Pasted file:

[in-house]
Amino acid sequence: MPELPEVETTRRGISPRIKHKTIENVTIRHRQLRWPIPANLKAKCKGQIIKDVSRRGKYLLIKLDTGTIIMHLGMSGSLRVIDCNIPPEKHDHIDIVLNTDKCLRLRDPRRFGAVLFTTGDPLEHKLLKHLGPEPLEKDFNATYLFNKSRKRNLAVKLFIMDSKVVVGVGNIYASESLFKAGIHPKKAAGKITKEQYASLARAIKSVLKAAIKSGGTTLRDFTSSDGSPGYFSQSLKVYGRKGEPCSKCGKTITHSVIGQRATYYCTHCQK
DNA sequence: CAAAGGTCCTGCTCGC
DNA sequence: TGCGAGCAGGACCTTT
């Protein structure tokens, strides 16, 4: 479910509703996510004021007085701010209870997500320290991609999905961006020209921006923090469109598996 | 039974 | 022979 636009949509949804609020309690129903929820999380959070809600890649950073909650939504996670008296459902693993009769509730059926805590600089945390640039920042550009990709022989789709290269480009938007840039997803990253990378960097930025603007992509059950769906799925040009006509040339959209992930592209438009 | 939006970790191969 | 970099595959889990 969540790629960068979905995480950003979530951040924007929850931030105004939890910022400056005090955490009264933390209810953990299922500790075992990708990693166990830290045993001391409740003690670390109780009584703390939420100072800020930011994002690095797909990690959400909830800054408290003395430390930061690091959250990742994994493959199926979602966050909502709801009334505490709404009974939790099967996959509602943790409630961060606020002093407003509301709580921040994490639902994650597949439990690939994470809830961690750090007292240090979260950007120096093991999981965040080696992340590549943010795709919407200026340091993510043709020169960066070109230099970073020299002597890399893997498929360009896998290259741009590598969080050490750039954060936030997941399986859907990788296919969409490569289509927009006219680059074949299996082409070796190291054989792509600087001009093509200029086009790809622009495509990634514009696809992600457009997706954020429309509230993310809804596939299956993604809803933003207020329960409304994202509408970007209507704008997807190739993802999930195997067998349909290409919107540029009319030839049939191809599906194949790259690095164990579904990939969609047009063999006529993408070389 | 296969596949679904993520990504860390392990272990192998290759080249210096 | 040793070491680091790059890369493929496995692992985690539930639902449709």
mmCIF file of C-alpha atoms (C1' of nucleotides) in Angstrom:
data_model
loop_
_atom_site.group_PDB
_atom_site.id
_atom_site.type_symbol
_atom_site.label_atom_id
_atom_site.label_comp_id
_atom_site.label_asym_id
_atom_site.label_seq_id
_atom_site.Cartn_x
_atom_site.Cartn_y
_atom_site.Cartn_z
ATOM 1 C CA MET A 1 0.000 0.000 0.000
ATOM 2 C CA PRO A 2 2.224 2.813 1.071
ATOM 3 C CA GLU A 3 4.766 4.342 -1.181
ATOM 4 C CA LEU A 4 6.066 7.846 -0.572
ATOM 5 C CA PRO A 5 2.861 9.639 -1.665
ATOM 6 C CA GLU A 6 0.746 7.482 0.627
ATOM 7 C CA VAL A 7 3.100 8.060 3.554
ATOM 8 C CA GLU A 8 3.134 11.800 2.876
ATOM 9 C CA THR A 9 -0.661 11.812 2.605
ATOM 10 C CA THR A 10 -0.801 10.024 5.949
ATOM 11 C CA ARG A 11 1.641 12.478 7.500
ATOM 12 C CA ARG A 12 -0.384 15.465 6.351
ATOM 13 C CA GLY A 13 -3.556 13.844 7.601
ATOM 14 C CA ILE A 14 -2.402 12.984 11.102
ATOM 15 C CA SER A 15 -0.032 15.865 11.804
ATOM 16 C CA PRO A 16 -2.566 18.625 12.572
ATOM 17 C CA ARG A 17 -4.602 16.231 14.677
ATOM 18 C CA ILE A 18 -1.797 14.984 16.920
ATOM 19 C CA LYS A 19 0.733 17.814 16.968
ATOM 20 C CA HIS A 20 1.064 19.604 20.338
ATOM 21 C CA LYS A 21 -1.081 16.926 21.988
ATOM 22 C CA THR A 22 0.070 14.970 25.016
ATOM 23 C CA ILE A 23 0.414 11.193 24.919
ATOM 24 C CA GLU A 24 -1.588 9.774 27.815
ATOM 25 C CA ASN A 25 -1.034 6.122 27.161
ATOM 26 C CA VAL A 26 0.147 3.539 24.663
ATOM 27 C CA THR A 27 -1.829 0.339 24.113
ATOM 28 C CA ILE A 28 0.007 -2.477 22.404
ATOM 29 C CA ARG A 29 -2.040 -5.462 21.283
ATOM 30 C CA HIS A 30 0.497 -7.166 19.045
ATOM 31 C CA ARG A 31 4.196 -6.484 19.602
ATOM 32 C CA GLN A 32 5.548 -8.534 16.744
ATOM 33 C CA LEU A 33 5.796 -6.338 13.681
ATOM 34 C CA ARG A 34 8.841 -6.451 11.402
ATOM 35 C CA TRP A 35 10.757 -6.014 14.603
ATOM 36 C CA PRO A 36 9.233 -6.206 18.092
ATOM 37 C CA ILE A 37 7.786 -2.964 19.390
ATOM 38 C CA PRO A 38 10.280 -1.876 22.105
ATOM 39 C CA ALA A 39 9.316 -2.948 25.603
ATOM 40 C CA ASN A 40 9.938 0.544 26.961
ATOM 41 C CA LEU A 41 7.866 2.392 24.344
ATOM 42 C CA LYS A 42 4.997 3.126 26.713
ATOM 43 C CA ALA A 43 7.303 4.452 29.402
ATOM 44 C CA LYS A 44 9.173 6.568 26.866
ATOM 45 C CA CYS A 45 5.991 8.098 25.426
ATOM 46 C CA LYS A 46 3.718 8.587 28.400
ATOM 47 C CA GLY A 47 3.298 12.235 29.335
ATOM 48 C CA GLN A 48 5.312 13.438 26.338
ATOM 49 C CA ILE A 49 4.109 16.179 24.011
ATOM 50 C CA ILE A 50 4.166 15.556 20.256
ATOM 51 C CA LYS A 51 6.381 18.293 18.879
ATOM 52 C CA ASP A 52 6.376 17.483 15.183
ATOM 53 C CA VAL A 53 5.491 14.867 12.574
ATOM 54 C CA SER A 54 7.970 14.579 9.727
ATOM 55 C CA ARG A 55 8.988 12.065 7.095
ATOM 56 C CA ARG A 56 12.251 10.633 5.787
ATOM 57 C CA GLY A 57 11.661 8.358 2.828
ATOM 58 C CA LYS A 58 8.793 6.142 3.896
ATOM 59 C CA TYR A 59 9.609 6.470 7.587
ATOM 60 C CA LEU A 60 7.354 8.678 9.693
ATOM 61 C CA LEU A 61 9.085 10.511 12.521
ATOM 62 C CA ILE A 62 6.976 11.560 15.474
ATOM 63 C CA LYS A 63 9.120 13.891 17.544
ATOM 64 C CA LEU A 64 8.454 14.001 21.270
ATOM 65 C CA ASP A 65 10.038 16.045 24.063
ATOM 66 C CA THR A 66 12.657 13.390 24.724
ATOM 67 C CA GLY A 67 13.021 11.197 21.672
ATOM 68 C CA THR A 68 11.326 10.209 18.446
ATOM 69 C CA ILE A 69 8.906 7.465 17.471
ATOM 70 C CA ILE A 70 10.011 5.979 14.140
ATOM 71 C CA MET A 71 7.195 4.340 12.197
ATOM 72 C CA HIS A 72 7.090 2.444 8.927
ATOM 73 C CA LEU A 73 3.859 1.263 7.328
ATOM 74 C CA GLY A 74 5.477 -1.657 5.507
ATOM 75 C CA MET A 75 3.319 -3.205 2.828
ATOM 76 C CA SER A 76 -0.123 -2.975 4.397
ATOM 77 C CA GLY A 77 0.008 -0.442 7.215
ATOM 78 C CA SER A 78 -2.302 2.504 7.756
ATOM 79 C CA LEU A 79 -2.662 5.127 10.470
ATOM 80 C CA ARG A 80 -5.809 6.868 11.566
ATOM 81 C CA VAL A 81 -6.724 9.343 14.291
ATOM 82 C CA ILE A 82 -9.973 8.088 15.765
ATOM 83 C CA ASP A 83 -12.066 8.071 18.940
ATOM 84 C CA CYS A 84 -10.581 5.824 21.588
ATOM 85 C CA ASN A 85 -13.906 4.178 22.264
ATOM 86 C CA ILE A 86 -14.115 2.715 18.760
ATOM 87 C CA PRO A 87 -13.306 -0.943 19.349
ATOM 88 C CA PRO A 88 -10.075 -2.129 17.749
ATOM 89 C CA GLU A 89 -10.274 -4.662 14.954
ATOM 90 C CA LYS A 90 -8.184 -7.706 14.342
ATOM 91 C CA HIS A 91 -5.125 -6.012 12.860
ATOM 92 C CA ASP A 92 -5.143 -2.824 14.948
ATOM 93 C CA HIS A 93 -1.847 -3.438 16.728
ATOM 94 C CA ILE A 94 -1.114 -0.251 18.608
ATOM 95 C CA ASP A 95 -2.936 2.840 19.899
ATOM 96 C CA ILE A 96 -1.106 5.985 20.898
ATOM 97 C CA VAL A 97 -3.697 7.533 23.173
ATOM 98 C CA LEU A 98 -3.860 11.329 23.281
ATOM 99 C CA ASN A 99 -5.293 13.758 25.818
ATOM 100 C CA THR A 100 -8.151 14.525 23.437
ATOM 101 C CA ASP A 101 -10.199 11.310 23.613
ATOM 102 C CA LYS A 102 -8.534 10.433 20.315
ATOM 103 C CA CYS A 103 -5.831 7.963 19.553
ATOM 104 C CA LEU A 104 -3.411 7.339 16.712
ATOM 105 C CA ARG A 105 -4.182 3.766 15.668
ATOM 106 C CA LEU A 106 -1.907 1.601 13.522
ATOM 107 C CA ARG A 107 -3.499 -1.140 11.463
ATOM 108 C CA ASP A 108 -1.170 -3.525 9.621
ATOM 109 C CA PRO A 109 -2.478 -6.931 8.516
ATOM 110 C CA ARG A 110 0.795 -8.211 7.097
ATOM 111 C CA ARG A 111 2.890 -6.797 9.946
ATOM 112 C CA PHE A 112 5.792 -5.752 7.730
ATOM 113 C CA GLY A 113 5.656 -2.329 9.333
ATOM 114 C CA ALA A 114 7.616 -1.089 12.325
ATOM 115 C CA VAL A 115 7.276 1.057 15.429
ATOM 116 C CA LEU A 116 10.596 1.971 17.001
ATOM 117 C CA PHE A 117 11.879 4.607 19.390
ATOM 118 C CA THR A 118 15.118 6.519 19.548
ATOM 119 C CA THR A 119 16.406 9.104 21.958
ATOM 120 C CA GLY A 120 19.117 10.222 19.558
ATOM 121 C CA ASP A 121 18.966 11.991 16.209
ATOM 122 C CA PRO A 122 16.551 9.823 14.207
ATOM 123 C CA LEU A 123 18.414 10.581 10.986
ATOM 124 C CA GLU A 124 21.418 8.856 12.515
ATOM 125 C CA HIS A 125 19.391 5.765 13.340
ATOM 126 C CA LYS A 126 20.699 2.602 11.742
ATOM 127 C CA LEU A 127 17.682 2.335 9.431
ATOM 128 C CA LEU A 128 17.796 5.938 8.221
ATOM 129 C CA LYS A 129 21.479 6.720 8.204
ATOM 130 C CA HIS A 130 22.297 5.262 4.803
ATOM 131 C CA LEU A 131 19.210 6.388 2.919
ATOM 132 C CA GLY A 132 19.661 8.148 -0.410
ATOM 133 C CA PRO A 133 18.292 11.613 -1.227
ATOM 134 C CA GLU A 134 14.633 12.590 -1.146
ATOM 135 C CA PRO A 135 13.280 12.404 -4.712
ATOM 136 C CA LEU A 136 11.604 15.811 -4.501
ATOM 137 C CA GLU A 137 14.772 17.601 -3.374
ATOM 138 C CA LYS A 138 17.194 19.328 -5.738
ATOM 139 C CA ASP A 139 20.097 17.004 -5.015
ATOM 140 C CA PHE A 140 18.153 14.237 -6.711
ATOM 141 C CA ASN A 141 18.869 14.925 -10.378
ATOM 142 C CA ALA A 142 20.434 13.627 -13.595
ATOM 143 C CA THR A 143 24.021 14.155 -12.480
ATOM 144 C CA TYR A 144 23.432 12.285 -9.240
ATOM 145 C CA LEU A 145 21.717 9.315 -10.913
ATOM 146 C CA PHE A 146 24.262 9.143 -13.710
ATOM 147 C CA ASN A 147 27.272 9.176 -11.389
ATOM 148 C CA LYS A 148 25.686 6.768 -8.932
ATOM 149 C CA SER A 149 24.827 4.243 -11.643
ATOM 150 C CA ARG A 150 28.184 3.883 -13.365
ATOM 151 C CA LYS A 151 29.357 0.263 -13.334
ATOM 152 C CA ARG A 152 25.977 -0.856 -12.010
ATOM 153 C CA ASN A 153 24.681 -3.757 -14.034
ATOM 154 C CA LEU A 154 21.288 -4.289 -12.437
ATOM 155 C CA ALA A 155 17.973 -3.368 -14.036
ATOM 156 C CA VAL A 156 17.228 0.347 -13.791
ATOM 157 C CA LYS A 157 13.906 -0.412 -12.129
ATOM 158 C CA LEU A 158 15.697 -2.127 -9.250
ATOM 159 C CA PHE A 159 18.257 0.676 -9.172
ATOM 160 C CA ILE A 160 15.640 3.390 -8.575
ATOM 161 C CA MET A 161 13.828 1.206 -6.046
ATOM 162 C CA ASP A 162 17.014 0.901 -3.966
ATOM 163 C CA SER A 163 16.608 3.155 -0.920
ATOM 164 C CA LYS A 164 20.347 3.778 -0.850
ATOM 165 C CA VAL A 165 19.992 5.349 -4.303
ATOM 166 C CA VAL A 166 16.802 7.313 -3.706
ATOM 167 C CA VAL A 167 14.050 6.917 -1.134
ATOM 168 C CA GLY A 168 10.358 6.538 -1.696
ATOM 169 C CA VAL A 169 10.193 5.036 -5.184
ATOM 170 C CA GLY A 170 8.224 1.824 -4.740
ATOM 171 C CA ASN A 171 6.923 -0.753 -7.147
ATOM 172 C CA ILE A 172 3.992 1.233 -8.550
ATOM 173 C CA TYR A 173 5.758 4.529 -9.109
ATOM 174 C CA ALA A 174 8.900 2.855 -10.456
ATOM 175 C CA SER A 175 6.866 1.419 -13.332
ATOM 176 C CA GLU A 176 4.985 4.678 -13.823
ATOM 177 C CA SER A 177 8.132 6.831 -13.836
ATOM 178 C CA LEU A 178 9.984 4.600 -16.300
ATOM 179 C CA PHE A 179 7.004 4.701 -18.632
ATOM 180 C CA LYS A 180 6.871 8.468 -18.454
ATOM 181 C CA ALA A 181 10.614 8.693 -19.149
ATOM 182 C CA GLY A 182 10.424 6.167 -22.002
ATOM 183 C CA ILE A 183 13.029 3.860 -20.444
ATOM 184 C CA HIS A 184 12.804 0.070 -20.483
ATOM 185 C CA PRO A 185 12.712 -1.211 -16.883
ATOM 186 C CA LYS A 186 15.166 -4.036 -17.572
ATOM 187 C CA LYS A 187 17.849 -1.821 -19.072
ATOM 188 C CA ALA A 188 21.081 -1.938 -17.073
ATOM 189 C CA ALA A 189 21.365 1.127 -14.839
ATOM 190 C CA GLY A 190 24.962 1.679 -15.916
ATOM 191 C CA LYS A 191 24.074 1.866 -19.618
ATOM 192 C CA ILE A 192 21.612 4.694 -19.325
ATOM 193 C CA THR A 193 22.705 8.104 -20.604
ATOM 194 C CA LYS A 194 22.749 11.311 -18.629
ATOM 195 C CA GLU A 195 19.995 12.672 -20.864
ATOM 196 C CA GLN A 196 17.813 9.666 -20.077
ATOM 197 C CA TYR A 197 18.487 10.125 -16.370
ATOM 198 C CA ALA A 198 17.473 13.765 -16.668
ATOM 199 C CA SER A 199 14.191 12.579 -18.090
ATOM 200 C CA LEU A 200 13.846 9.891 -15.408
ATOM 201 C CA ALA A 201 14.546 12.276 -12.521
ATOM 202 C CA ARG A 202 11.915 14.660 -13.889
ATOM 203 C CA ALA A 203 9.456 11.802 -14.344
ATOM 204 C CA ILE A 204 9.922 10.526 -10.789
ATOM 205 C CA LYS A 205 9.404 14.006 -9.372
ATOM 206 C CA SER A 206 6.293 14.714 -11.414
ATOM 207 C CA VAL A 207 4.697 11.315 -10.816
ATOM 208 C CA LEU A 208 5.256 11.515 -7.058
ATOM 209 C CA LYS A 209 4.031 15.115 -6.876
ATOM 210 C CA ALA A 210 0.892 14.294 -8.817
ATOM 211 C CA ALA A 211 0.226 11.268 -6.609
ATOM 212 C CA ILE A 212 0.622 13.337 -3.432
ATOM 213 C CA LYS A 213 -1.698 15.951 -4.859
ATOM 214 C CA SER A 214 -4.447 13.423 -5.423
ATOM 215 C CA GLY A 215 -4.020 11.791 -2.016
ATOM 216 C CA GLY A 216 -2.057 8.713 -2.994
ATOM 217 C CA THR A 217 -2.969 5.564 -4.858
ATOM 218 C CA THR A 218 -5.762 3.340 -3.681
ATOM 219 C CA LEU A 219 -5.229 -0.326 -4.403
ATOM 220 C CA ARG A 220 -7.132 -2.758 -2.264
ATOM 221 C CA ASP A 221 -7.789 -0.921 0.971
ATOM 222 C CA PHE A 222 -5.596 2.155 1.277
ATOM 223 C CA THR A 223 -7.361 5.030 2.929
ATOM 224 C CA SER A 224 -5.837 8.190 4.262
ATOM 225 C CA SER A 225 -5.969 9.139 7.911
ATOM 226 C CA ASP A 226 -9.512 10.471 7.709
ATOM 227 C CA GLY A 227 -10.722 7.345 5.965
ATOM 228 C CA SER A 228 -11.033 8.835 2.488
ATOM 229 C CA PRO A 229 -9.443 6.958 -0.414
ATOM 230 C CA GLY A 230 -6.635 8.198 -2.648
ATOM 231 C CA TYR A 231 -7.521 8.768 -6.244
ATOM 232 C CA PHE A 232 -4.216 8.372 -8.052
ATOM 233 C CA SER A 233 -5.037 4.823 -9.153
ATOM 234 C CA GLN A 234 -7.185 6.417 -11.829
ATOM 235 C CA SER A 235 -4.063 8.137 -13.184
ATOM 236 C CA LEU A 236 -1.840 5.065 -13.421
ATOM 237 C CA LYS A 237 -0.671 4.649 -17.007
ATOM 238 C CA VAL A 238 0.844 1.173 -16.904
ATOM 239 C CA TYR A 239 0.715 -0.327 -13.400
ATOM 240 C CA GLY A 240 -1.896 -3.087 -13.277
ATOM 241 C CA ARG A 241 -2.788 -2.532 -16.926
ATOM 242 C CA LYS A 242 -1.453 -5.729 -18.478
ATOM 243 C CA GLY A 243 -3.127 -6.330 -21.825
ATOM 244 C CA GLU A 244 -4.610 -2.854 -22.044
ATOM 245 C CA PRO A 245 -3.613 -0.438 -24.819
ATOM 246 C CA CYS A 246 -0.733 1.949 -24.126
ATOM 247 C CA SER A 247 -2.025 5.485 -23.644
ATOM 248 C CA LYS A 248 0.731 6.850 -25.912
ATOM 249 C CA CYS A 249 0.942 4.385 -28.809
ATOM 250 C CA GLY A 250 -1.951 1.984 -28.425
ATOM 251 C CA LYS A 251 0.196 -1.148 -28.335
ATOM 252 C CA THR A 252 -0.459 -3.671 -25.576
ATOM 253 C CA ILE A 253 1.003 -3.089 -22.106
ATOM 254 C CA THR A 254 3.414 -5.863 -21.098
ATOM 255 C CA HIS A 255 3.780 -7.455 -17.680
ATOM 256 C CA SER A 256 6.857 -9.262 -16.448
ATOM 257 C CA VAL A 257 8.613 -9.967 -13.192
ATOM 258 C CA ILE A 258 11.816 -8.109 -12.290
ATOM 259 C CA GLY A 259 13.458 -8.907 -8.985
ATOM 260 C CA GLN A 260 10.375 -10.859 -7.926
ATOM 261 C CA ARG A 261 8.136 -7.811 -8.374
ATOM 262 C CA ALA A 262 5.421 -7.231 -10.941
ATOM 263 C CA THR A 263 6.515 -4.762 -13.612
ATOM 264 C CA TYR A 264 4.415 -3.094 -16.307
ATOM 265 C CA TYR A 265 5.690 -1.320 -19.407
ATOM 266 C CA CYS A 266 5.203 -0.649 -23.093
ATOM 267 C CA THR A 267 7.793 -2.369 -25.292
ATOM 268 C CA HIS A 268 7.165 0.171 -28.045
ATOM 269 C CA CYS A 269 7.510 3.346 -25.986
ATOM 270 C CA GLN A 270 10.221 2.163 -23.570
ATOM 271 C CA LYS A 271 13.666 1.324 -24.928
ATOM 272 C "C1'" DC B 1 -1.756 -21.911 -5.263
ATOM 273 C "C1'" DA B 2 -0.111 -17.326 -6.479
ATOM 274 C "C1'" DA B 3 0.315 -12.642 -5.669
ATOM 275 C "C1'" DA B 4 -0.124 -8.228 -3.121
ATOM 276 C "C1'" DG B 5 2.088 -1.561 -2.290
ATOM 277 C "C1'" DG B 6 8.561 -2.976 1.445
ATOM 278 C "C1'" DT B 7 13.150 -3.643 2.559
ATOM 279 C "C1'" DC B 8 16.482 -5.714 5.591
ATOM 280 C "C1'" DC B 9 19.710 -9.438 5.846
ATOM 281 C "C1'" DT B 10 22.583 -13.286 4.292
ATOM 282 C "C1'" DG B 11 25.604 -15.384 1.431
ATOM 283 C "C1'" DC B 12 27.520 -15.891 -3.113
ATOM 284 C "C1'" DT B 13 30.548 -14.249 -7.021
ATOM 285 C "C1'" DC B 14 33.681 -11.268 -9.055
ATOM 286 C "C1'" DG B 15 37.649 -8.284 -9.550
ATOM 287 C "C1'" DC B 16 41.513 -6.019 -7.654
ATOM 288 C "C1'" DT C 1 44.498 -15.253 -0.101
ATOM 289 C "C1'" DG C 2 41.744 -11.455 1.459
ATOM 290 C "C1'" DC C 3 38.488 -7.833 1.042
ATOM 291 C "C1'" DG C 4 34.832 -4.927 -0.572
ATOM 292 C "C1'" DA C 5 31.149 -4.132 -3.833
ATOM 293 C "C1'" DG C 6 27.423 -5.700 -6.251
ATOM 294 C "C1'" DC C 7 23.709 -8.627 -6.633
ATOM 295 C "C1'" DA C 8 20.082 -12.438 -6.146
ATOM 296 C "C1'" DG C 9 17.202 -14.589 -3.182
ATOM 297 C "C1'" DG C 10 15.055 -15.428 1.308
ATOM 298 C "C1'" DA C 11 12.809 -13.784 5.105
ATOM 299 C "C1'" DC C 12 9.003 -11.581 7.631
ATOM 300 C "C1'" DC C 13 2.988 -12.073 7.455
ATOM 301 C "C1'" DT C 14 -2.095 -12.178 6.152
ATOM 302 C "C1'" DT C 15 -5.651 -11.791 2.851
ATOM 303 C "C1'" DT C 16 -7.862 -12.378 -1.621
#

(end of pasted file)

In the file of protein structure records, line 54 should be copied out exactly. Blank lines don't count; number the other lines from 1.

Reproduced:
ATOM 36 C CA PRO A 36 9.233 -6.206 18.092